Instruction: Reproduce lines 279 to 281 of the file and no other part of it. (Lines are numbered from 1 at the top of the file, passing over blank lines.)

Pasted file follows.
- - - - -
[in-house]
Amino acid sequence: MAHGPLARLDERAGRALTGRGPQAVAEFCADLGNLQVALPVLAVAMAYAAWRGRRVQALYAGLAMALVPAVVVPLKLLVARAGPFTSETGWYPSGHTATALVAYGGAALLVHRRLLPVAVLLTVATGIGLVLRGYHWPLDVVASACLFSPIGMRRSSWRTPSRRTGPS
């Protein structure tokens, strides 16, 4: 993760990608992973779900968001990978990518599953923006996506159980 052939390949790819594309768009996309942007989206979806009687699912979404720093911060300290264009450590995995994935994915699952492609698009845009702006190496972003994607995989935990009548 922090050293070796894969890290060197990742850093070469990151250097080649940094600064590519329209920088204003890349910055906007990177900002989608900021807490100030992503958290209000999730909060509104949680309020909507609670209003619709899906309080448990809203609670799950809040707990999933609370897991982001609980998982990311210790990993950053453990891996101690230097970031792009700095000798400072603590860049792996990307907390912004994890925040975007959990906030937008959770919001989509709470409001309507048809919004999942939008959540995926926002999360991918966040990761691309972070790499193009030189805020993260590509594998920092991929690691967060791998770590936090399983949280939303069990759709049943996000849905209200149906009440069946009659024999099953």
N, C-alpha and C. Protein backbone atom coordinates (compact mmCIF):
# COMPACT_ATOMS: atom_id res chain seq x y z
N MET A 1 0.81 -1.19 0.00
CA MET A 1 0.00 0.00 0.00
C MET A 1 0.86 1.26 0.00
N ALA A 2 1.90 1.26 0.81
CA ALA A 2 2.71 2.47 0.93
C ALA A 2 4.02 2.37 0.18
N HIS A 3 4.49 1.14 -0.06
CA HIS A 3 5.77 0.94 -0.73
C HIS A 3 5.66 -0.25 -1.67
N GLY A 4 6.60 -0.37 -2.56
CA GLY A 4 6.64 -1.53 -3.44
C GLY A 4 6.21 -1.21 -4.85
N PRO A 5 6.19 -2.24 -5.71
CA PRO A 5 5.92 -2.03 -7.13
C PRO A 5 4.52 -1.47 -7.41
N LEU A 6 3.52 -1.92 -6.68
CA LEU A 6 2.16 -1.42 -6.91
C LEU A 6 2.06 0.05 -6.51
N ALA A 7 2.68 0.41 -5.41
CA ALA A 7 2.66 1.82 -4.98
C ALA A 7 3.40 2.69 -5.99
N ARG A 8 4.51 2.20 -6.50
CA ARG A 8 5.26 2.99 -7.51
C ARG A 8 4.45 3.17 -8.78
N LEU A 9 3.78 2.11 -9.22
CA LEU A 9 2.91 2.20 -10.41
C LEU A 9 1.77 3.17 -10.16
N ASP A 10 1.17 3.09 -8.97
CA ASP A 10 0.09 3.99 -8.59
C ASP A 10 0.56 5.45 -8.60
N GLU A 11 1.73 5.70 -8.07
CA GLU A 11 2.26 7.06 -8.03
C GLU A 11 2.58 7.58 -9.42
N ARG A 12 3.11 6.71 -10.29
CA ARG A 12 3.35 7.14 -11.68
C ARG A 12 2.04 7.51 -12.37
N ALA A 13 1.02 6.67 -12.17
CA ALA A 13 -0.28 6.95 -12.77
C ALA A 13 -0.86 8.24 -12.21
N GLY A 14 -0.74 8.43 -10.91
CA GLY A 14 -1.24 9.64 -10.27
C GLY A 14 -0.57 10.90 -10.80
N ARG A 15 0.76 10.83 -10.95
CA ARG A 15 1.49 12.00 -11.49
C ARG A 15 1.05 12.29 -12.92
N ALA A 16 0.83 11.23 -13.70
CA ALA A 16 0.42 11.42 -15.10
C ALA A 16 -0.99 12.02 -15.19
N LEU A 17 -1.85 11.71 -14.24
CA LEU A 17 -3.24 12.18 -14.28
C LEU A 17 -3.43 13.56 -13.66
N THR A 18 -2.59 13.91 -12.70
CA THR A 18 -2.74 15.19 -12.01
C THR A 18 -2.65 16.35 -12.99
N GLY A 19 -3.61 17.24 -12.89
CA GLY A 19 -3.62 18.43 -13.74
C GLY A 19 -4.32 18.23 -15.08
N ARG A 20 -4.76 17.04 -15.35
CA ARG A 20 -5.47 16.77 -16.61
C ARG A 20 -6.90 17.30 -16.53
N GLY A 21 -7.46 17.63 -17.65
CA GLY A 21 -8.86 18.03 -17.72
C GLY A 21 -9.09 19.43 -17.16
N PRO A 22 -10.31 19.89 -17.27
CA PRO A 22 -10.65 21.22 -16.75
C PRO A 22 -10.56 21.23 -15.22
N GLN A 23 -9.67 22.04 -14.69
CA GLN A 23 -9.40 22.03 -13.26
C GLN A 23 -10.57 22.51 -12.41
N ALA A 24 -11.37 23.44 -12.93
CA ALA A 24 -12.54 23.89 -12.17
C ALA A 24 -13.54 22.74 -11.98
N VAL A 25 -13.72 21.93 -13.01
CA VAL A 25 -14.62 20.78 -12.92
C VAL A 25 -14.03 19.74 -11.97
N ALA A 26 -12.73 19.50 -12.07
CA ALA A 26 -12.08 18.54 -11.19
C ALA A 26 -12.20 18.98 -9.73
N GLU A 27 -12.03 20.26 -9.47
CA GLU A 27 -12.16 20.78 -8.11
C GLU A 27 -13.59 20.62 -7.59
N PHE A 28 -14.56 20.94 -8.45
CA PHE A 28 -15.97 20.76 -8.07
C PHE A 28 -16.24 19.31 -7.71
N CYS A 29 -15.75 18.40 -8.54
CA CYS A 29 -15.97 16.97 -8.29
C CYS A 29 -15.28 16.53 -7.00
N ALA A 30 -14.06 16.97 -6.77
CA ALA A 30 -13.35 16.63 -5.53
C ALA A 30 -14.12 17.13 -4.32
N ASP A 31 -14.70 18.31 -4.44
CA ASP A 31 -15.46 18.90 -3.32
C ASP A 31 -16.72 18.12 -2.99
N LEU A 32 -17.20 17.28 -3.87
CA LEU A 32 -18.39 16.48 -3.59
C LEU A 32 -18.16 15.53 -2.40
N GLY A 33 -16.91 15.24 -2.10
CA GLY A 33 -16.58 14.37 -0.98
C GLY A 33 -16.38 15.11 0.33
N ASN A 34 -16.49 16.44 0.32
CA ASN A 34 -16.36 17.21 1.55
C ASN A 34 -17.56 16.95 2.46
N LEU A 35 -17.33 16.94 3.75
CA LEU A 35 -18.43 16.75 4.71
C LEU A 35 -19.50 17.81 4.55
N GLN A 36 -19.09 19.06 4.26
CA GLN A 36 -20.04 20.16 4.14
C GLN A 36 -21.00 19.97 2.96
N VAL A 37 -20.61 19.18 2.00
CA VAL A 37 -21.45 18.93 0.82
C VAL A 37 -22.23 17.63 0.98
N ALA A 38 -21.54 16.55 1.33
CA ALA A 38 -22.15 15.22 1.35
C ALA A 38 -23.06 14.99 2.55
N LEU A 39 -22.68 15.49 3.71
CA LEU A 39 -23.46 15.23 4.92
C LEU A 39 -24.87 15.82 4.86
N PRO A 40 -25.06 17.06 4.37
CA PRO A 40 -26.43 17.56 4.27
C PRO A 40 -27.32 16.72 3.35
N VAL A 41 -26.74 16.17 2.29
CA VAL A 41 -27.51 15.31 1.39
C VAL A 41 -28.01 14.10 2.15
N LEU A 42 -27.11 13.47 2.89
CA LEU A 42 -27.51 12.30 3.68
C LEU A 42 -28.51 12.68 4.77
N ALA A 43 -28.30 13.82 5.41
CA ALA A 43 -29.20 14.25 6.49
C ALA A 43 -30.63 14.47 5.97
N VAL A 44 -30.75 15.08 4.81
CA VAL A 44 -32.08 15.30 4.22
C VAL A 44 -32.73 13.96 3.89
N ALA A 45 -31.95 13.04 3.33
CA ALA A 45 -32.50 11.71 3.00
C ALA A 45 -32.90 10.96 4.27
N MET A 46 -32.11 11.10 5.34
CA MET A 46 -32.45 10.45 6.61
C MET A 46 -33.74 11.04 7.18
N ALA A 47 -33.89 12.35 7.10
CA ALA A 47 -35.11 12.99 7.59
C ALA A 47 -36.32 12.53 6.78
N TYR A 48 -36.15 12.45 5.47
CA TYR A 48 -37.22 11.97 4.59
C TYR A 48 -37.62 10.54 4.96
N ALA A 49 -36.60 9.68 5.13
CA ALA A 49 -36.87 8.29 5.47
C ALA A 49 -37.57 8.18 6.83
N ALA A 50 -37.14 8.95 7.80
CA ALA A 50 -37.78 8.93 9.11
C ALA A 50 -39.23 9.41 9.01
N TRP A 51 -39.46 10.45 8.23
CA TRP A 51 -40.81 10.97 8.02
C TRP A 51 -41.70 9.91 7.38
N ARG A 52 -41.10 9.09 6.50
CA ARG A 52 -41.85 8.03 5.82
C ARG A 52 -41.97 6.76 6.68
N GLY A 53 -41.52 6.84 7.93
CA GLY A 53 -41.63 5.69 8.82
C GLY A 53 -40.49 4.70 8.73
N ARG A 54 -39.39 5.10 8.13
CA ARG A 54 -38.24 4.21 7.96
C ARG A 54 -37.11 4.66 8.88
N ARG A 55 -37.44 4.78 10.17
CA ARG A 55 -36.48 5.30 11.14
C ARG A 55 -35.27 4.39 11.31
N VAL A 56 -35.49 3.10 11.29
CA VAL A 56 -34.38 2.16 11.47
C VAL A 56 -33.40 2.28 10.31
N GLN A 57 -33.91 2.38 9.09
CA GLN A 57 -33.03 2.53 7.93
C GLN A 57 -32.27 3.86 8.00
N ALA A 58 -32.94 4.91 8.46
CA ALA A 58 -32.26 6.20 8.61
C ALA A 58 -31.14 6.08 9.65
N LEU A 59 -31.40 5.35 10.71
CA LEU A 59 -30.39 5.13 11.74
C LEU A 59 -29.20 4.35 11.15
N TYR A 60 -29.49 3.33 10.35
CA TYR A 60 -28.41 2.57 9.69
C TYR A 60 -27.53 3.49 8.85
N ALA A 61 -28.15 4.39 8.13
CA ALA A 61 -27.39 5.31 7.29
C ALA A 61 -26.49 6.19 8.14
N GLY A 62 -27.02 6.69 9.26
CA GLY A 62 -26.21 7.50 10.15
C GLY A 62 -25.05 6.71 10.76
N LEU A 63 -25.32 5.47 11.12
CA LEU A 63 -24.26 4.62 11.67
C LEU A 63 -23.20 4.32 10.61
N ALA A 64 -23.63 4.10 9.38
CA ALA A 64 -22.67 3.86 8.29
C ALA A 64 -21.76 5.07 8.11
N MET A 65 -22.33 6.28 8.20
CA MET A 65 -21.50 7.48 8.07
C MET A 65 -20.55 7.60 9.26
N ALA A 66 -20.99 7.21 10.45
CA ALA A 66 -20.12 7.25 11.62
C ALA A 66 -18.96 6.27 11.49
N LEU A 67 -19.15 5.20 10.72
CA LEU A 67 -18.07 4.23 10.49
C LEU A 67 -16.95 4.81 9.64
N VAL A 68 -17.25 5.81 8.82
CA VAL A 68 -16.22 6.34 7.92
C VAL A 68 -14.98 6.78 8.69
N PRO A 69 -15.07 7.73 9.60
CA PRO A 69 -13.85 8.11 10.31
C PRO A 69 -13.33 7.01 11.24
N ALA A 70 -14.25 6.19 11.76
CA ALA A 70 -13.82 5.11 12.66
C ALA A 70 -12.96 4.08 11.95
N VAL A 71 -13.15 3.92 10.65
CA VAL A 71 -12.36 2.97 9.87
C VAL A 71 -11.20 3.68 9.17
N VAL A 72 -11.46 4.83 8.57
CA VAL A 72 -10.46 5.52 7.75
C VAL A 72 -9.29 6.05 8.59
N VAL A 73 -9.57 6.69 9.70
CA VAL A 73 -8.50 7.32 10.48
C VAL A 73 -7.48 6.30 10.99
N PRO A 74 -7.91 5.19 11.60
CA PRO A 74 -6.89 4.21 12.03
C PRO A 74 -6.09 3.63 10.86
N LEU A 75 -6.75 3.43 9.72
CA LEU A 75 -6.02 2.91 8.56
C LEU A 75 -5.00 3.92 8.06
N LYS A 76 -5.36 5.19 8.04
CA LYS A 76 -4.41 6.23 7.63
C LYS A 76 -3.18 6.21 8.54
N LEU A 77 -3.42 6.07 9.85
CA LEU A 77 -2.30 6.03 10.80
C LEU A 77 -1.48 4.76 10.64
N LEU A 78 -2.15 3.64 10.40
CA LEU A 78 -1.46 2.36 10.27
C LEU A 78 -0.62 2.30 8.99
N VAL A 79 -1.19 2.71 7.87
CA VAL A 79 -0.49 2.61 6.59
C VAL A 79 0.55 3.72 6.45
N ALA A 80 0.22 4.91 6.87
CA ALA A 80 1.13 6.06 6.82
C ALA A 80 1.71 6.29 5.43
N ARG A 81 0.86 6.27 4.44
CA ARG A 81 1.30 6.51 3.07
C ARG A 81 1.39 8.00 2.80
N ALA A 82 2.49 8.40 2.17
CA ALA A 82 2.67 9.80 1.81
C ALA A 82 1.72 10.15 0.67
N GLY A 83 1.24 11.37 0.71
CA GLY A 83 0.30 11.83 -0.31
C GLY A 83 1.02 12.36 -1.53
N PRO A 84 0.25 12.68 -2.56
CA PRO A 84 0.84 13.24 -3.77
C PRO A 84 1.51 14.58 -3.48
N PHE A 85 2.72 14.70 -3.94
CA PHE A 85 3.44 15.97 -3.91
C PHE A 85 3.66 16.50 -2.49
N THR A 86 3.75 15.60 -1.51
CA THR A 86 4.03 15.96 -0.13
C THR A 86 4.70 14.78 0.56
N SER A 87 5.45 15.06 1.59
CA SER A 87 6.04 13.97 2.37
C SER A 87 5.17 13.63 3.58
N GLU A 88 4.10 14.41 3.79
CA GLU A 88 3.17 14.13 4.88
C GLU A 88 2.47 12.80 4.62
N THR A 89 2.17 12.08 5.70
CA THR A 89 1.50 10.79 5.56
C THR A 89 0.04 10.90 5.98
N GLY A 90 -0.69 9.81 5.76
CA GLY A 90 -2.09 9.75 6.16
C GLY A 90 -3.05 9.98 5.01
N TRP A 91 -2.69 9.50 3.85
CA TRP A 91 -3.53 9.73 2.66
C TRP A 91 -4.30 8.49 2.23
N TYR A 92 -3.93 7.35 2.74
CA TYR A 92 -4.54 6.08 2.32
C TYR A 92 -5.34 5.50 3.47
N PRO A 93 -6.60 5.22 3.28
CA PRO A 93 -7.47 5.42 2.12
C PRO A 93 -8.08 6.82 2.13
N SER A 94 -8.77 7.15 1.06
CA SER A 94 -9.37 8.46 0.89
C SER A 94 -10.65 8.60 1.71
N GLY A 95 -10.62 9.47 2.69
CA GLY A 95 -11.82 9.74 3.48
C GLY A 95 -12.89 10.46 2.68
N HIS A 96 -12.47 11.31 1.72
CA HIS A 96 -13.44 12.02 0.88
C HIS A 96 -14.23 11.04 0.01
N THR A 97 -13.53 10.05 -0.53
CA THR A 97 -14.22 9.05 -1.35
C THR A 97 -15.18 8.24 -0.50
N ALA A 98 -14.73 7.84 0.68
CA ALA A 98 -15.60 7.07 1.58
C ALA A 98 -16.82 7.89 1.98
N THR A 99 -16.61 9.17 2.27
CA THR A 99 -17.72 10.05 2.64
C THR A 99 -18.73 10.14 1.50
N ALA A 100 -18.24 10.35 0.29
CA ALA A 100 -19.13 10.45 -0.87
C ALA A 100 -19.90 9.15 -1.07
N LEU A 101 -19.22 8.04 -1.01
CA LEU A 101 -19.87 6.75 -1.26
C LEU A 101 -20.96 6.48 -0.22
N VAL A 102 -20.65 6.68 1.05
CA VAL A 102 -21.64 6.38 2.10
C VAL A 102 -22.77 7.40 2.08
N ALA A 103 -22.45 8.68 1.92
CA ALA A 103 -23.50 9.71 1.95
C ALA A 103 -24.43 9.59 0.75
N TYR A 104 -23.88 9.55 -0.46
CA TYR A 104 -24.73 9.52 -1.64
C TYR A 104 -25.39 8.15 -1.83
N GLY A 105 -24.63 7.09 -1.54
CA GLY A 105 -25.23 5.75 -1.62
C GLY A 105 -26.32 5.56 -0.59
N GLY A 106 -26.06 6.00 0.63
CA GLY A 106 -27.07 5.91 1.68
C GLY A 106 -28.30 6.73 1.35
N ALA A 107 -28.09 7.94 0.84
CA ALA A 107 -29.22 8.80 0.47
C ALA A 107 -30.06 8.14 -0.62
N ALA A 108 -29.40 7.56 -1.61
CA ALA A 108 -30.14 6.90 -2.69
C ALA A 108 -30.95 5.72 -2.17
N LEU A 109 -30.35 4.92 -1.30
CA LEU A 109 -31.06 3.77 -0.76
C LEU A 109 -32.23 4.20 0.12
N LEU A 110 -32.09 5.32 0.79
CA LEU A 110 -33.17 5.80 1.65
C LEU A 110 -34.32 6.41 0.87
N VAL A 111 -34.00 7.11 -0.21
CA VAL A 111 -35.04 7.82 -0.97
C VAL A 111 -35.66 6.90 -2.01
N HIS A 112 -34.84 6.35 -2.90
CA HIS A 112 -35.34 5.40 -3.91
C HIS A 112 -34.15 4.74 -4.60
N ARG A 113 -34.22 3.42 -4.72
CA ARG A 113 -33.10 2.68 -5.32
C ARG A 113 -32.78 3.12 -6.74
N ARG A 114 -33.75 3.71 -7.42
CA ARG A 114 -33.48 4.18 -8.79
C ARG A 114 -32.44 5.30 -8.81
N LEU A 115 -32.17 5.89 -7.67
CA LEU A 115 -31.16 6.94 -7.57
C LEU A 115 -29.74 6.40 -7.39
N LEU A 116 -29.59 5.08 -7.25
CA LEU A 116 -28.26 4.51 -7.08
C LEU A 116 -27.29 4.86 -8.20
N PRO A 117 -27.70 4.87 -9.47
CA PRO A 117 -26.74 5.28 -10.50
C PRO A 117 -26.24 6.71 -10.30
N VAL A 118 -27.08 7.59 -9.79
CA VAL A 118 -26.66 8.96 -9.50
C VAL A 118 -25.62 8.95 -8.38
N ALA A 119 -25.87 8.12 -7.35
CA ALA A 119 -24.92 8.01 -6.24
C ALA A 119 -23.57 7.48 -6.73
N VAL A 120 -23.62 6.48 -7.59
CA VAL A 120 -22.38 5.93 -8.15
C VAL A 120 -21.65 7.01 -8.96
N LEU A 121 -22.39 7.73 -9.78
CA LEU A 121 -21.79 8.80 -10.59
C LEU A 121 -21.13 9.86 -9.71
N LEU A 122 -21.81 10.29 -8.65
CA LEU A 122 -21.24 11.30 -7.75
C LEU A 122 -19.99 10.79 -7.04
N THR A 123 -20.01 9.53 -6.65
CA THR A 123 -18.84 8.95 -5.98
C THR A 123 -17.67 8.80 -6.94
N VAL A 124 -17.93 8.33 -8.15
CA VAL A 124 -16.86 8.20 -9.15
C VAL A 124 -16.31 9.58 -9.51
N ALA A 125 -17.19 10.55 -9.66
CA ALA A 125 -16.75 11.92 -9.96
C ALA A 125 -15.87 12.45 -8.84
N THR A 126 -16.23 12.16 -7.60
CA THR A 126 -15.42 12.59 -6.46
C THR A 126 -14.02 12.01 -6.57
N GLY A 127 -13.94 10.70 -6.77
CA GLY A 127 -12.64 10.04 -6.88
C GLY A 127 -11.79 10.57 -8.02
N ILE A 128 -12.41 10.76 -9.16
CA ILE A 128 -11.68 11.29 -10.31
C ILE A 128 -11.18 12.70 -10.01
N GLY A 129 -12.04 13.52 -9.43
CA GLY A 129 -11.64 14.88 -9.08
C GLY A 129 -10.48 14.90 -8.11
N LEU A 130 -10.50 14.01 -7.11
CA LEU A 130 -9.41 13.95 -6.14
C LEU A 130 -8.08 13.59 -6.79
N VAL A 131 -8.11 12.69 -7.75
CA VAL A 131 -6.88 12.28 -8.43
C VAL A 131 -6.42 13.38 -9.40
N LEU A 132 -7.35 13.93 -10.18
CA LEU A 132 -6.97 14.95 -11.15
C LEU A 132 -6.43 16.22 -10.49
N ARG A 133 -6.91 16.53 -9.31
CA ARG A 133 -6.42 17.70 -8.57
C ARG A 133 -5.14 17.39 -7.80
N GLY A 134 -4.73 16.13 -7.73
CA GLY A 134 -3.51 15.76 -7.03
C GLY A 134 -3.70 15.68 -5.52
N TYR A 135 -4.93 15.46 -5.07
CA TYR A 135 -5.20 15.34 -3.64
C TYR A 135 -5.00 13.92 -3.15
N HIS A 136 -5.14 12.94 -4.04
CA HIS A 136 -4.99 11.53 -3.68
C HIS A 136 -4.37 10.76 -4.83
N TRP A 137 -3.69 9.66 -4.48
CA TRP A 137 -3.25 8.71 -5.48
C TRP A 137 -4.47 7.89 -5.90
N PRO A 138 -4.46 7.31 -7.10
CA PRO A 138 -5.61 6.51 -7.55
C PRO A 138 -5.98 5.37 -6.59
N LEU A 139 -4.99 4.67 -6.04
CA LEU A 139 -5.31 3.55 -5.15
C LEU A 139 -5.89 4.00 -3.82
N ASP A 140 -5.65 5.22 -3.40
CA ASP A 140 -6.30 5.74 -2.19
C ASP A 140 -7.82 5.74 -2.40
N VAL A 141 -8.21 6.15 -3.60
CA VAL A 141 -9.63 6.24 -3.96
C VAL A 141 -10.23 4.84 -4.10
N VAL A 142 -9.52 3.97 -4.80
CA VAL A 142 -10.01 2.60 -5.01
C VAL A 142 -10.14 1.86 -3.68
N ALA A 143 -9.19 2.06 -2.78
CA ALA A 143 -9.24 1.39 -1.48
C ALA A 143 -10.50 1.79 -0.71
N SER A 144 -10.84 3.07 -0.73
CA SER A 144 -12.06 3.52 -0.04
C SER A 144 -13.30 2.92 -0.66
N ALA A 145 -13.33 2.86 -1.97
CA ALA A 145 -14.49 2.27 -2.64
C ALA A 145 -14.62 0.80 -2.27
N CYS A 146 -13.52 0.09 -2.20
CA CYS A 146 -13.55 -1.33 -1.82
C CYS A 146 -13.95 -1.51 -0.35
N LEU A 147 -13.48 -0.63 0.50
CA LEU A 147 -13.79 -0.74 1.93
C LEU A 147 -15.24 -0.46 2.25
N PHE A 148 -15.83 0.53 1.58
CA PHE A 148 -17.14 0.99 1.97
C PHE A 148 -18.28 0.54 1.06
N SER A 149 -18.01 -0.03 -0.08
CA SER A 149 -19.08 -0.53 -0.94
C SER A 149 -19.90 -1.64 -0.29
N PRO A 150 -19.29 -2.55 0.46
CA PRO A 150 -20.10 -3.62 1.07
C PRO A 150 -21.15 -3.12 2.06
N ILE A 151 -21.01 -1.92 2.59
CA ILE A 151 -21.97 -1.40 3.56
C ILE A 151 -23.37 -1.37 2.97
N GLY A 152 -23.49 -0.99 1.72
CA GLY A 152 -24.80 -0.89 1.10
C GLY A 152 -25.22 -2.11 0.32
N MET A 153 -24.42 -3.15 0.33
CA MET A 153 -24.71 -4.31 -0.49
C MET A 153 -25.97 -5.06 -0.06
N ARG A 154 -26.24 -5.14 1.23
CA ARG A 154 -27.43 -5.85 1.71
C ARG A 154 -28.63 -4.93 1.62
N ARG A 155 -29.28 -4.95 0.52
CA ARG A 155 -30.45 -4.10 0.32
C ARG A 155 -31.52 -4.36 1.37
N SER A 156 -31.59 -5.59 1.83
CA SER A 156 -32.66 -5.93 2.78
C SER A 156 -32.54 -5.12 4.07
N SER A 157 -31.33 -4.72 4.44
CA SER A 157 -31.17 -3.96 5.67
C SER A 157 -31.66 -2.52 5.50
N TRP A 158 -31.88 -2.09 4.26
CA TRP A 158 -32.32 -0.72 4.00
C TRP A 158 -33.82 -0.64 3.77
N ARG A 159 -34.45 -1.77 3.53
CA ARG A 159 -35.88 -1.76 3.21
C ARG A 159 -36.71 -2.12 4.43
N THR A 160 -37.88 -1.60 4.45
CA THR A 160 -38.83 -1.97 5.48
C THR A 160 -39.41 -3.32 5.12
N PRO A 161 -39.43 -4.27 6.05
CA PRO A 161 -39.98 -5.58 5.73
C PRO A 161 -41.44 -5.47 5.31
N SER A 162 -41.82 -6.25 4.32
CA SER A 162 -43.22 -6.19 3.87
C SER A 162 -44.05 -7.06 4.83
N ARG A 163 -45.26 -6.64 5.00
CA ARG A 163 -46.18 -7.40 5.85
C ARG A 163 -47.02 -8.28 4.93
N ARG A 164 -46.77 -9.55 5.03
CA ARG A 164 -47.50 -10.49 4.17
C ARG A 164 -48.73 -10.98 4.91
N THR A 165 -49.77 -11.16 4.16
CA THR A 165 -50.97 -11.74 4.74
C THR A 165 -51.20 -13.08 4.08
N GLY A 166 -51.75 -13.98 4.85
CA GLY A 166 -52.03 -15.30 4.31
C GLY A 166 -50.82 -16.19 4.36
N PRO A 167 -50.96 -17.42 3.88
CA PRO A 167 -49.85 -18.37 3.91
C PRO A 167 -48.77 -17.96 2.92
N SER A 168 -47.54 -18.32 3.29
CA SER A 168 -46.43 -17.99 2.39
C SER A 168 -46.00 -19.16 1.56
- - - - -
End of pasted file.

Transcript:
N TYR A 92 -3.93 7.35 2.74
CA TYR A 92 -4.54 6.08 2.32
C TYR A 92 -5.34 5.50 3.47